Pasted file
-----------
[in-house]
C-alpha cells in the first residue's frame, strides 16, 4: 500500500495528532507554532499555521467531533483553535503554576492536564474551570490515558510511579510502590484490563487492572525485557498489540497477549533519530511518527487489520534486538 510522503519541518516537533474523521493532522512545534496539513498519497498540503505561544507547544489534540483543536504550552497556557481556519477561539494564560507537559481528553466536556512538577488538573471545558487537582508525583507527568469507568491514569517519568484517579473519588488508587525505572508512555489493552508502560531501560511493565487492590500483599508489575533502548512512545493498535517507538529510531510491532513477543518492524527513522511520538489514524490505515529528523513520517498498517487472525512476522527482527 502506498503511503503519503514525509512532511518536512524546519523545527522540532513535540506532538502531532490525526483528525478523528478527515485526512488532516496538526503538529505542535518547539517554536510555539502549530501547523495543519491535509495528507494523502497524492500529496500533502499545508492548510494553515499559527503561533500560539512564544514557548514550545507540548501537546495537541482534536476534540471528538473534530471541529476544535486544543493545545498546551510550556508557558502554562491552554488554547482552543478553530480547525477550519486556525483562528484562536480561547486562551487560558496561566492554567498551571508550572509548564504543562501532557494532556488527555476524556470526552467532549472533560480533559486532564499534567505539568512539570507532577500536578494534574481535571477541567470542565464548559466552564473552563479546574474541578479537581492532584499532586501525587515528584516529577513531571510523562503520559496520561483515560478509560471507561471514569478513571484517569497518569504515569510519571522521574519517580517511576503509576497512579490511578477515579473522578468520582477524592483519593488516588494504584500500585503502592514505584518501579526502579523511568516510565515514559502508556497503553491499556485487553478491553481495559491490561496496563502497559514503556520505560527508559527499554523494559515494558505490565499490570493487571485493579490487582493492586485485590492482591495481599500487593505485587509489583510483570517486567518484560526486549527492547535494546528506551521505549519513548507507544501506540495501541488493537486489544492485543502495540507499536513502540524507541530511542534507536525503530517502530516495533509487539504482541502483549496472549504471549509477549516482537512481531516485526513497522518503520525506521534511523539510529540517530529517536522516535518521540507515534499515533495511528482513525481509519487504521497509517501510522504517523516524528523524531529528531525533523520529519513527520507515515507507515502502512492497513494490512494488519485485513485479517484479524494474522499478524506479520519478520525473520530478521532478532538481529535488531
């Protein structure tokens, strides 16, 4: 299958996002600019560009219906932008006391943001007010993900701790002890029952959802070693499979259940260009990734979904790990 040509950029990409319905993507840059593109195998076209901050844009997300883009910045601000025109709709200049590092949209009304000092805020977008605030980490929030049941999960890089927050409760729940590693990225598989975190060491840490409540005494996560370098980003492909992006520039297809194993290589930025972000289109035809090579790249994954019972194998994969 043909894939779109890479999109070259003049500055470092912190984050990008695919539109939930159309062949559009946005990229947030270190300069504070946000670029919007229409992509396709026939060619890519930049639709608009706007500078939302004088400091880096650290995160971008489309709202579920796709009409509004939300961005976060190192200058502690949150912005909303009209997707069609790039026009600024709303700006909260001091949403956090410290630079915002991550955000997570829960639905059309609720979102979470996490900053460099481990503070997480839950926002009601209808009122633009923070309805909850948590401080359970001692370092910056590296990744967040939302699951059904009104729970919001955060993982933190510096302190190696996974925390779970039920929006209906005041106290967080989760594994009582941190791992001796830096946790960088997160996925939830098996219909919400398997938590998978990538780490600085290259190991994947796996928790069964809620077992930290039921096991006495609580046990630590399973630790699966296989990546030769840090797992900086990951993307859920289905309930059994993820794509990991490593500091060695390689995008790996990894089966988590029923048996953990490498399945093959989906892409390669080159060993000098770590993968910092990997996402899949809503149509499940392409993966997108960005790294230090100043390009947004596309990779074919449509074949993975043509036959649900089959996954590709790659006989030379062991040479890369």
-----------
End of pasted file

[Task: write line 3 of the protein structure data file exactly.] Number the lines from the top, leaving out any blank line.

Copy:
């Protein structure tokens, strides 16, 4: 299958996002600019560009219906932008006391943001007010993900701790002890029952959802070693499979259940260009990734979904790990 040509950029990409319905993507840059593109195998076209901050844009997300883009910045601000025109709709200049590092949209009304000092805020977008605030980490929030049941999960890089927050409760729940590693990225598989975190060491840490409540005494996560370098980003492909992006520039297809194993290589930025972000289109035809090579790249994954019972194998994969 043909894939779109890479999109070259003049500055470092912190984050990008695919539109939930159309062949559009946005990229947030270190300069504070946000670029919007229409992509396709026939060619890519930049639709608009706007500078939302004088400091880096650290995160971008489309709202579920796709009409509004939300961005976060190192200058502690949150912005909303009209997707069609790039026009600024709303700006909260001091949403956090410290630079915002991550955000997570829960639905059309609720979102979470996490900053460099481990503070997480839950926002009601209808009122633009923070309805909850948590401080359970001692370092910056590296990744967040939302699951059904009104729970919001955060993982933190510096302190190696996974925390779970039920929006209906005041106290967080989760594994009582941190791992001796830096946790960088997160996925939830098996219909919400398997938590998978990538780490600085290259190991994947796996928790069964809620077992930290039921096991006495609580046990630590399973630790699966296989990546030769840090797992900086990951993307859920289905309930059994993820794509990991490593500091060695390689995008790996990894089966988590029923048996953990490498399945093959989906892409390669080159060993000098770590993968910092990997996402899949809503149509499940392409993966997108960005790294230090100043390009947004596309990779074919449509074949993975043509036959649900089959996954590709790659006989030379062991040479890369």